Dummy

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dummy

1. Bridge
a. the hand exposed on the table by the declarer's partner and played by the declarer
b. the declarer's partner
2. a feigned pass or move in a sport such as football or rugby
3. (of a card game) played with one hand exposed or unplayed
Collins Discovery Encyclopedia, 1st edition © HarperCollins Publishers 2005
The following article is from The Great Soviet Encyclopedia (1979). It might be outdated or ideologically biased.

Dummy

 

(in publishing), a preliminary layout of a book or magazine made up in a publishing house for determining the precise distribution of text and figures. A test copy of a book or its binding made in the printing house before the printing of the entire run is also called a dummy. The planned distribution of material in columns or pages, which is compiled before the pages of a newspaper are made up, is often called a dummy.


Dummy

 

a form in the shape of the human figure made from various materials, such as papier-mache or wood, used for displaying or fitting clothing (in stores or tailor shops).

The Great Soviet Encyclopedia, 3rd Edition (1970-1979). © 2010 The Gale Group, Inc. All rights reserved.

dummy

[′dəm·ē]
(communications)
Telegraphy network simulating a customer's loop for adjusting a telegraph repeater; the dummy side of the repeater is that toward the customer.
(computer science)
An artificial address, instruction, or other unit of information inserted in a digital computer solely to fulfill prescribed conditions (such as word length or block length) without affecting operations.
(engineering)
Simulating device with no operating features, as a dummy heat coil.
(graphic arts)
A preliminary layout which shows the placement of illustrations and text as they will appear in the final printing.
(metallurgy)
A cathode that undergoes electroplating at low current densities.
(ordnance)
ord
A nonexplosive bomb, projectile, or the like, or an object made to appear as one of these.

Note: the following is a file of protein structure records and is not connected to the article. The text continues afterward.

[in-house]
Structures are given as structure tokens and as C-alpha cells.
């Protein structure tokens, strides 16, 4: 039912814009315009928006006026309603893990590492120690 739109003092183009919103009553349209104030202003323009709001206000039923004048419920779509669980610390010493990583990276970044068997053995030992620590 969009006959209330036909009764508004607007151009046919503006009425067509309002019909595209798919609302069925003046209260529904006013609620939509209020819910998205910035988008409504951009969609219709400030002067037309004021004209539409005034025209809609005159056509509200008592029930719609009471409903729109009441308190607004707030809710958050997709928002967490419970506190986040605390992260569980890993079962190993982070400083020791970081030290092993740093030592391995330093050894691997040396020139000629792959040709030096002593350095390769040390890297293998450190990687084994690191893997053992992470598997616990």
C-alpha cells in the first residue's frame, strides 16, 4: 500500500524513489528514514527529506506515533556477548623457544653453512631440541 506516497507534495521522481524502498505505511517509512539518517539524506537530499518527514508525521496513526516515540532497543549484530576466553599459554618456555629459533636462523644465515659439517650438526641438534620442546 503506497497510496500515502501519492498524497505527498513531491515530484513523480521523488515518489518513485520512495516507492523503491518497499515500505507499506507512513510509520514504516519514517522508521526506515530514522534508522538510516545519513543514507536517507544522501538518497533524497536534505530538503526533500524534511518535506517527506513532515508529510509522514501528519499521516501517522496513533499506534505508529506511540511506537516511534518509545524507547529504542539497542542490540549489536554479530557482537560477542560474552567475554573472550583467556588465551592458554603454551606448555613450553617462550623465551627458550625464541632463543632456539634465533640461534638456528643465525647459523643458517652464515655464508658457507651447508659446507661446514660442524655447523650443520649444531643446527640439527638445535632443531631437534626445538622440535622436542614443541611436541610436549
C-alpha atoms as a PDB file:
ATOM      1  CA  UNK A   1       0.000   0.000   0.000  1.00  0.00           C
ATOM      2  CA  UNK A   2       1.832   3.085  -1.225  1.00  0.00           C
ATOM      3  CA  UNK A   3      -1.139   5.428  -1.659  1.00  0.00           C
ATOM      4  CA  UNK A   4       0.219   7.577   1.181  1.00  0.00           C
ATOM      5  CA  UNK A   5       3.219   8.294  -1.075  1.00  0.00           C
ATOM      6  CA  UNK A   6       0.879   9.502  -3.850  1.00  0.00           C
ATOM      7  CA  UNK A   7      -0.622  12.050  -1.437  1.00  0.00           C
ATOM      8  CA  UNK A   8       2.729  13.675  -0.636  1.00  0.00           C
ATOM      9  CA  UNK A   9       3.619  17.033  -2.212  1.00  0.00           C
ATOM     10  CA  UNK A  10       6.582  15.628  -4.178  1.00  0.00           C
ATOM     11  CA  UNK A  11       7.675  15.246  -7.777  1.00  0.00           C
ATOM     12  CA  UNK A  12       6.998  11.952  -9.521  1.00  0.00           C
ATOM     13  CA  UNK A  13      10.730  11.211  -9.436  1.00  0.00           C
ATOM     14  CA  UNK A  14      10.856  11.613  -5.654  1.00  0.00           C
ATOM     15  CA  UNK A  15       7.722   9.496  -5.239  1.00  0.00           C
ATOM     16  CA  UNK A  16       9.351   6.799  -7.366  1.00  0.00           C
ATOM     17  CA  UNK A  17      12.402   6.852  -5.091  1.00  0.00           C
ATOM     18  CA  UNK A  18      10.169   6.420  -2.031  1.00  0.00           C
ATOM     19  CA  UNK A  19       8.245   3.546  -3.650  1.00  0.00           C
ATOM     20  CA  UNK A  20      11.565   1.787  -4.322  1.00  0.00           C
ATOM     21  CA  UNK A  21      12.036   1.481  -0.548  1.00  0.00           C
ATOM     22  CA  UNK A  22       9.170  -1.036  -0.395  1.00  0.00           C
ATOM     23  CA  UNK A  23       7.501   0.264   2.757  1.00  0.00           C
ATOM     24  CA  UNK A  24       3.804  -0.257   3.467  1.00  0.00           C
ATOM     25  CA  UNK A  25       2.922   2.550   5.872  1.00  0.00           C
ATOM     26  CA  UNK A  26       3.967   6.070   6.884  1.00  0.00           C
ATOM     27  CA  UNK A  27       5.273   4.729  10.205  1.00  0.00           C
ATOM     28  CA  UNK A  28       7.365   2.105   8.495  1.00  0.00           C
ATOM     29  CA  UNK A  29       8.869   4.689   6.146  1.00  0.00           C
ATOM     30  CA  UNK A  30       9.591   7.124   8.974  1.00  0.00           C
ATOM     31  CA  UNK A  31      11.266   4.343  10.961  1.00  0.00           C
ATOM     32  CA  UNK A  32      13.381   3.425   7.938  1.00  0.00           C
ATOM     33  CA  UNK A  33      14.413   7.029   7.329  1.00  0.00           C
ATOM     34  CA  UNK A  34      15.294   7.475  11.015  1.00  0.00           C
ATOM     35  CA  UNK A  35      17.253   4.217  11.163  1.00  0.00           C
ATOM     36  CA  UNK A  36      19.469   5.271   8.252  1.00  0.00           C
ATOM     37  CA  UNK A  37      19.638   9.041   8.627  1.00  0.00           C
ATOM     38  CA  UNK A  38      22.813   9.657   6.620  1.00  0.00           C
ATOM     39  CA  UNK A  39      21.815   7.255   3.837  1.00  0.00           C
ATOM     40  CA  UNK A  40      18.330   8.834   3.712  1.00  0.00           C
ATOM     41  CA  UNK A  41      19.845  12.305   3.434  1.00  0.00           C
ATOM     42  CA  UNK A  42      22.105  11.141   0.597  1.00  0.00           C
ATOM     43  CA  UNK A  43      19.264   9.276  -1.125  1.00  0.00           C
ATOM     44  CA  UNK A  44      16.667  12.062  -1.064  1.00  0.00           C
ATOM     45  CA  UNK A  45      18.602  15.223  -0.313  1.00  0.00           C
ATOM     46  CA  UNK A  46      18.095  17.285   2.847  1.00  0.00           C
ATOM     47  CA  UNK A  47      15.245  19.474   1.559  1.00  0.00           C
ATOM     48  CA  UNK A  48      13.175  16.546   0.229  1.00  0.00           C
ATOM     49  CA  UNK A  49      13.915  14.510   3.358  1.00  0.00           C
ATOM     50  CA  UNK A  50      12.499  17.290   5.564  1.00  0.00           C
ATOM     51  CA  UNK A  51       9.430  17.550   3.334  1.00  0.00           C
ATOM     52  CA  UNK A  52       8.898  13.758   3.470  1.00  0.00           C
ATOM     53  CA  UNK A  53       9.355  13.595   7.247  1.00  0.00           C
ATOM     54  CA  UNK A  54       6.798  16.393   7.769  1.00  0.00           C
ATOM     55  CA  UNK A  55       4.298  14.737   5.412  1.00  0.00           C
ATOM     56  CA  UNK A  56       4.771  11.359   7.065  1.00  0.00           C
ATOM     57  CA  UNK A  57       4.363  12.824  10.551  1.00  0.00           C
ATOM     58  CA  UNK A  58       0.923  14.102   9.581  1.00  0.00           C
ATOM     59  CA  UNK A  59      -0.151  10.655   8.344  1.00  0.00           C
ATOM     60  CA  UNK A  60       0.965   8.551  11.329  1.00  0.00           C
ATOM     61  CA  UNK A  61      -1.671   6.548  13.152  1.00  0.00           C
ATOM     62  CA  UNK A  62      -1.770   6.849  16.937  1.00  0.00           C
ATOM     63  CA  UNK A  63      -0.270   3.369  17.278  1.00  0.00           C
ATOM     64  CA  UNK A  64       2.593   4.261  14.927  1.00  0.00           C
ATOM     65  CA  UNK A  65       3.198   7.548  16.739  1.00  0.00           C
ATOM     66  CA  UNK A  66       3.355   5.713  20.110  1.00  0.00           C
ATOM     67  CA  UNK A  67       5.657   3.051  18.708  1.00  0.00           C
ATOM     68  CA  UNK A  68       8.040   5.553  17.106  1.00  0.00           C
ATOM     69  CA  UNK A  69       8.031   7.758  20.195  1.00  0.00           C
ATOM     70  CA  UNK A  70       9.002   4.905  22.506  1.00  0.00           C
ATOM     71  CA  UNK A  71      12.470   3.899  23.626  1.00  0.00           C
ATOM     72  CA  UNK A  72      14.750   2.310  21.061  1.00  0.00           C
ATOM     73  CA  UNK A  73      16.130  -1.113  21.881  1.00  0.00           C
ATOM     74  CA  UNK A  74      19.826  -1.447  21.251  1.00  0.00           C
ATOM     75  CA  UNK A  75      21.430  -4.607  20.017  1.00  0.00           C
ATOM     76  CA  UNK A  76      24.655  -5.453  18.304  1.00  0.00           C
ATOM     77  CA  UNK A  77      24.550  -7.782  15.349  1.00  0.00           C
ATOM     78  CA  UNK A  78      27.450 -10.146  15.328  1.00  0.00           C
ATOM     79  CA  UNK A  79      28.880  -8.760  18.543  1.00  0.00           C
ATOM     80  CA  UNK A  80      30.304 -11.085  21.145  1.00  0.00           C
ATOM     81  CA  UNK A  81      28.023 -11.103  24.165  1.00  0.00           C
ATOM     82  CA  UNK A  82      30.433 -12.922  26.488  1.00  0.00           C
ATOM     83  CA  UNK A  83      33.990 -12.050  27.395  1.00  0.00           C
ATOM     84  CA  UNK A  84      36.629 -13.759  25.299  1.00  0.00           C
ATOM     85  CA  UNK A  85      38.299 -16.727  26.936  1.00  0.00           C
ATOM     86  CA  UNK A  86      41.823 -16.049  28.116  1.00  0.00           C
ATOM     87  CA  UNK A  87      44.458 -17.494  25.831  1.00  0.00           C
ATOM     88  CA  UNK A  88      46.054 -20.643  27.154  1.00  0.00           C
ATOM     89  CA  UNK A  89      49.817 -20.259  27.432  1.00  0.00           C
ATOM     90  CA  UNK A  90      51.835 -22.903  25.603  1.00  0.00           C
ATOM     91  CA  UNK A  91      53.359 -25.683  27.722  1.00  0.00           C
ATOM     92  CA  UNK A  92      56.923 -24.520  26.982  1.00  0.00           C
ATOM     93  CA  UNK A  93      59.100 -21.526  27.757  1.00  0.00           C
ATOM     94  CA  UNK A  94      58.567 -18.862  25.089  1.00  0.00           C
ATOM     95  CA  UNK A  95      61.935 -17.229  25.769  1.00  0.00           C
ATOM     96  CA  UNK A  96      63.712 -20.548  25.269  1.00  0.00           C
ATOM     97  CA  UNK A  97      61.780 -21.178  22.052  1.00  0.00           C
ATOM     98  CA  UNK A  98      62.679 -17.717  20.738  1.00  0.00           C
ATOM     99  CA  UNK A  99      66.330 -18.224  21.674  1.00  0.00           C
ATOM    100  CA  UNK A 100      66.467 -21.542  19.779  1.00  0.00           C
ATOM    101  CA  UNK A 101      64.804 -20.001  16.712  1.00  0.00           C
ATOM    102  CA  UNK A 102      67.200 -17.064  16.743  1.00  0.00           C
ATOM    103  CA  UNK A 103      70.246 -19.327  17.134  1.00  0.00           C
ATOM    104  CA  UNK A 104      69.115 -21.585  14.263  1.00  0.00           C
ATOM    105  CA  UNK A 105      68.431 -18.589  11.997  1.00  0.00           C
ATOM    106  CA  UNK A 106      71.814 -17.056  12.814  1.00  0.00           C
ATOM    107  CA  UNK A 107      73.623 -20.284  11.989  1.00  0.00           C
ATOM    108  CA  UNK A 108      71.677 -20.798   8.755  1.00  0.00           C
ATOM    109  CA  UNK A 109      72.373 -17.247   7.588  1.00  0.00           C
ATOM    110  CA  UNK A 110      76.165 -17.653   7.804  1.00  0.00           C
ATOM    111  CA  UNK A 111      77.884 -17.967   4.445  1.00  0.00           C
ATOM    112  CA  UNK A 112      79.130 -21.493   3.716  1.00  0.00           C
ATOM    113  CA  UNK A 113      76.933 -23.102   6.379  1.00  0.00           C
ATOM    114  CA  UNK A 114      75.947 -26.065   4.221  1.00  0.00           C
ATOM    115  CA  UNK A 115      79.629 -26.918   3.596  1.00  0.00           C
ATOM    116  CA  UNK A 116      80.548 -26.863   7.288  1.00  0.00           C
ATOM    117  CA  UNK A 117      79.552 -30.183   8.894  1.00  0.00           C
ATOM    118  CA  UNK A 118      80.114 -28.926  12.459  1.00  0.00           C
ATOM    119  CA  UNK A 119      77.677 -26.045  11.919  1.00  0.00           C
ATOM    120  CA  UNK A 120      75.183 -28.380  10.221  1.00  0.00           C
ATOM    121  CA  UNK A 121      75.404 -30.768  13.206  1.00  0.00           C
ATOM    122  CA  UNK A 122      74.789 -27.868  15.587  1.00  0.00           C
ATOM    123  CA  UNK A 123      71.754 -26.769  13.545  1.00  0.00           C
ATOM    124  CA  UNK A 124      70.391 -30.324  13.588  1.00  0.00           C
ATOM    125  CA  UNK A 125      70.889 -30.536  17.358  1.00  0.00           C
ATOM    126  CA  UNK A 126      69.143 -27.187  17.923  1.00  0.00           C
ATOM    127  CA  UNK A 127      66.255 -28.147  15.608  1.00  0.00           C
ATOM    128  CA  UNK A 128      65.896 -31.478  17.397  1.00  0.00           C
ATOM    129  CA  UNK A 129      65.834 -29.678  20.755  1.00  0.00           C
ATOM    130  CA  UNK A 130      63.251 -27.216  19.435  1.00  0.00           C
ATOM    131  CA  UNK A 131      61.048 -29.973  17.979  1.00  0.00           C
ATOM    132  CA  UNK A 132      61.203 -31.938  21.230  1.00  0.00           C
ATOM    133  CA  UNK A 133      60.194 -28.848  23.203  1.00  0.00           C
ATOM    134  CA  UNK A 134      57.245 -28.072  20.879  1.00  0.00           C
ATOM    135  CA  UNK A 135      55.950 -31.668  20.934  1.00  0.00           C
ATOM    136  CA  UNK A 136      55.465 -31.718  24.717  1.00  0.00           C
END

An object made to appear as an airplane, gun emplacement, or the like from the air.
McGraw-Hill Dictionary of Scientific & Technical Terms, 6E, Copyright © 2003 by The McGraw-Hill Companies, Inc.
References in periodicals archive ?
"The children who donate their dummies are then given a certificate to congratulate them on being a big boy or girl."
"We see children up to five or six years old using dummies. But prolonged use of dummies causes all sorts of problems and speech difficulties.
Even those who have never resorted to one of the "Dummies" books will find the packaging familiar.
WeCutFoam will cut the cake dummies and ship it anywhere in the U.S., either as individual layers or as a whole set including multiple cake layers.
But these need to be dummies that can stand independently whilst their clothes are vacuumed by the caretaker!
These estimates accord better with the deductions from the Dummies.com contest, compared to a (http://www.engadget.com/2012/08/14/microsoft-surface-199/) report on Engadget, in August, which suggested the Surface RT would retail at $199 ([pounds sterling]125).
Siri For Dummies is now available in print and all e-book formats and can be purchased online and at US retailers.
EXPENSIVE STAND-IN: Crash-test Dummies cost anywhere from $125,000 to $400,000 and Last an average of 10 years.
Anyone caught selling the dummies or bottles could face a fine of up to pounds 20,000, they said.
Initially a product of IDG Books, the For Dummies imprint is now owned by John Wiley & Sons, Inc.
The dummies seem to have different characters depending how they're captured - some friendly if a bit sozzled-looking, thoughtful, manic, screaming and rather worrying.